This is an image of the computer recording "drum" that shows four events recorded on the same day at my station in Denver, CO; two in Mexico and two on the opposite side of the world in Sumatra. The vertical short-period instrument that recorded these events can be made in a home shop.
Smart phone "earthquake" apps that use the built-in screen-tilt accelerometers can only detect gross movements that can be felt. The seismometer in this Instructable can detect ground motion of less than 50 microns/sec. (a human hair is about 100 microns), way below what can be felt or seen. This makes it sensitive enough to detect earthquakes from anywhere in the world greater than magnitude 6.5 and much smaller for closer events. Yet, mechanical and electronic filtering limits local signal noise.
Step 1: Comparison With Professional Instrument
This instrument rivals those of the USGS Mobile Seismic Array if placed in a suitably quiet and environmentally stable location like a basement and you will be able to gather data in the background through a USB port using free software that requires very few cpu resources while performing other tasks on your computer.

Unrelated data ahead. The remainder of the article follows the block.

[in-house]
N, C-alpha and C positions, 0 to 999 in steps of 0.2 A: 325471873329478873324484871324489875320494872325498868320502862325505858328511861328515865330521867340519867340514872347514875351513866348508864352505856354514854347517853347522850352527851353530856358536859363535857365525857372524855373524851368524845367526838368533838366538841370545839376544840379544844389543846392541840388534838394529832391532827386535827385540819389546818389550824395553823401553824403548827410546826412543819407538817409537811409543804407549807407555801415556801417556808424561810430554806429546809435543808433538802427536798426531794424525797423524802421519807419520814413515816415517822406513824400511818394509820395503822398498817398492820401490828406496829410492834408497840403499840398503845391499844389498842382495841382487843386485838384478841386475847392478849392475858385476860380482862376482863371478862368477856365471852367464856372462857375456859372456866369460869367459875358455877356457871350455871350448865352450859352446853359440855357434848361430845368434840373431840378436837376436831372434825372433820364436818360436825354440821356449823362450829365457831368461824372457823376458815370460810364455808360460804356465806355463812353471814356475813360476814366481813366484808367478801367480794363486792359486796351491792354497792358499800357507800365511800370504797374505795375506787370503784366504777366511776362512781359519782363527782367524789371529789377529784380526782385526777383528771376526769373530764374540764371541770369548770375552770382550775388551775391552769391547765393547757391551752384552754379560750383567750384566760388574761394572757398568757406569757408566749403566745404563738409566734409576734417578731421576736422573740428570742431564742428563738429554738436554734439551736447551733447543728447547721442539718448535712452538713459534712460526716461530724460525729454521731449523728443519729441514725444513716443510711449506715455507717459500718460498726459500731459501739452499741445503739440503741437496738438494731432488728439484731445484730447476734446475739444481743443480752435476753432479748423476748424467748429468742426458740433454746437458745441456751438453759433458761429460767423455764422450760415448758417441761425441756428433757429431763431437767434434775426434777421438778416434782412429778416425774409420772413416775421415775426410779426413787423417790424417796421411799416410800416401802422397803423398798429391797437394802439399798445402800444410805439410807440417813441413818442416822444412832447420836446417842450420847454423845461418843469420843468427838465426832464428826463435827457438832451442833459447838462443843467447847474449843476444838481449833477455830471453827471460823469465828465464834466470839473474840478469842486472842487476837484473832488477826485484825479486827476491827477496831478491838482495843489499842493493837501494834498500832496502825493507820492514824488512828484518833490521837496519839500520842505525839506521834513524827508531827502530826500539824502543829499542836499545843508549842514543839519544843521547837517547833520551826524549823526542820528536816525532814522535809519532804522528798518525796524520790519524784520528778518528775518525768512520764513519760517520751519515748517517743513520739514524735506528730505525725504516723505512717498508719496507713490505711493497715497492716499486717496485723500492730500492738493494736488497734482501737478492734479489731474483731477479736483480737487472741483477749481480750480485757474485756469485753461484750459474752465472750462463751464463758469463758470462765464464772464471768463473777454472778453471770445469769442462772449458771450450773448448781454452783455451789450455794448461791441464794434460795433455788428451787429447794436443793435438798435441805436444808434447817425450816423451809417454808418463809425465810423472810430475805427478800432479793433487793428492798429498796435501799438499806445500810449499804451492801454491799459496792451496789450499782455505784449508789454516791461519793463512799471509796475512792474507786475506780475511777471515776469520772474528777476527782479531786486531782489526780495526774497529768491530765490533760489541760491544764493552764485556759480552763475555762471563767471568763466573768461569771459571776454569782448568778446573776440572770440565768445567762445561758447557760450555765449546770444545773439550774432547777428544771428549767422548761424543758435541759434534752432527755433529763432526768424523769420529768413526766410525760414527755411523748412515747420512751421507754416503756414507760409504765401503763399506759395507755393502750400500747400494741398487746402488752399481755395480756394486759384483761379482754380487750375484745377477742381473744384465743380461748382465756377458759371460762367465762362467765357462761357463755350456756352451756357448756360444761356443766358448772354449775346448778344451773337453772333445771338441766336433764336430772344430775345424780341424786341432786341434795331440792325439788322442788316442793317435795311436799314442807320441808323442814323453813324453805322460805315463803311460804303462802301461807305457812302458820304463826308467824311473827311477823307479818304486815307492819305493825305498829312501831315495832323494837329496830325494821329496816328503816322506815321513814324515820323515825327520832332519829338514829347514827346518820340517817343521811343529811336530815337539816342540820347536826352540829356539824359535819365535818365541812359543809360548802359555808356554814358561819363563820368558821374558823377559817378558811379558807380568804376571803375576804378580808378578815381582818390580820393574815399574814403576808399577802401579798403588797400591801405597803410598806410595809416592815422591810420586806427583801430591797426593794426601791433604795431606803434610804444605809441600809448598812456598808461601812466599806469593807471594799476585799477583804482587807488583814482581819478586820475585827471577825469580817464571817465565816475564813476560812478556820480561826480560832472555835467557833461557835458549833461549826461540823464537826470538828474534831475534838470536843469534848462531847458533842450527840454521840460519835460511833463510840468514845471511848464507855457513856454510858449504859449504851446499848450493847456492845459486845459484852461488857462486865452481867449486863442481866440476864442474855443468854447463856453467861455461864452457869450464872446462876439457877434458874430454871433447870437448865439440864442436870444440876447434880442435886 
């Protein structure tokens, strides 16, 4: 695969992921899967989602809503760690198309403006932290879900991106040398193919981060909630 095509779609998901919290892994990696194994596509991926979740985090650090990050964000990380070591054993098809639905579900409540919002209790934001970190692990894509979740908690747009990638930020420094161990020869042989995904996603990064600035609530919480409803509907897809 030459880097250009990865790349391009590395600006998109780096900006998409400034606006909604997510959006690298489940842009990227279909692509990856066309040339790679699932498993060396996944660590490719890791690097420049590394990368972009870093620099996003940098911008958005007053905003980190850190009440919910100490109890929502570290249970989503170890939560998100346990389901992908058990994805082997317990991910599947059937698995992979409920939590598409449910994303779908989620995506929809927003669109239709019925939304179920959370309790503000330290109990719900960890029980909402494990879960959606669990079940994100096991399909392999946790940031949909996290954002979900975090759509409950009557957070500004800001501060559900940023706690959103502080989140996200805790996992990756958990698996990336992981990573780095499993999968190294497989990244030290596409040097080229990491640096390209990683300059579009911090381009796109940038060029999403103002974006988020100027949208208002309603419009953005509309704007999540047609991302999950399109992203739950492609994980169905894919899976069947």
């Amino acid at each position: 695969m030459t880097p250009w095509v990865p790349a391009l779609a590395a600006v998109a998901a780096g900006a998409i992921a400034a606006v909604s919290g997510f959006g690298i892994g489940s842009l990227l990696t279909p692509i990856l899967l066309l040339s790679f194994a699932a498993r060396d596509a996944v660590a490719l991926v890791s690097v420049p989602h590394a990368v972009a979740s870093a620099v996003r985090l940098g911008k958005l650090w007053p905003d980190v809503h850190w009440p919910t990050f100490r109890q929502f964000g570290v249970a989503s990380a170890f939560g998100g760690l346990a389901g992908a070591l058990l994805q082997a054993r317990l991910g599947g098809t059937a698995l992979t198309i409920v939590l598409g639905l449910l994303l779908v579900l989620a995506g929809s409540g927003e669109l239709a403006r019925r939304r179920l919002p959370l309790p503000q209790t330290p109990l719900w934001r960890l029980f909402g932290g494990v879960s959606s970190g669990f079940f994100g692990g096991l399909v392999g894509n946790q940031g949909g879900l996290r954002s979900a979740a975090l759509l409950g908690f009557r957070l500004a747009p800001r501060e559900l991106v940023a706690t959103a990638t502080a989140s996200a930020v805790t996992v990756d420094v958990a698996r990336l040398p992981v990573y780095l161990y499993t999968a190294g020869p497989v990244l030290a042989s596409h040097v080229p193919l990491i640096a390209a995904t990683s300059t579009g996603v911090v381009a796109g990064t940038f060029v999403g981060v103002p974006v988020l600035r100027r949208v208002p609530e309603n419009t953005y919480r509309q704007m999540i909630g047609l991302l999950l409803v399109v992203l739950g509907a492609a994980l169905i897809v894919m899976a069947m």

Note that like the professional instrument it nicely differentiates between Primary and Secondary body waves as well as the larger surface (L) waves allowing distance to an event and even magnitude to be accurately measured.
Step 2: Seismometer (seismograph) System Components
The seismometer consists of four basic components each of which I will describe in detail. The total cost will be between $300 and $350 U.S.. Free software to display and manipulate data is available online.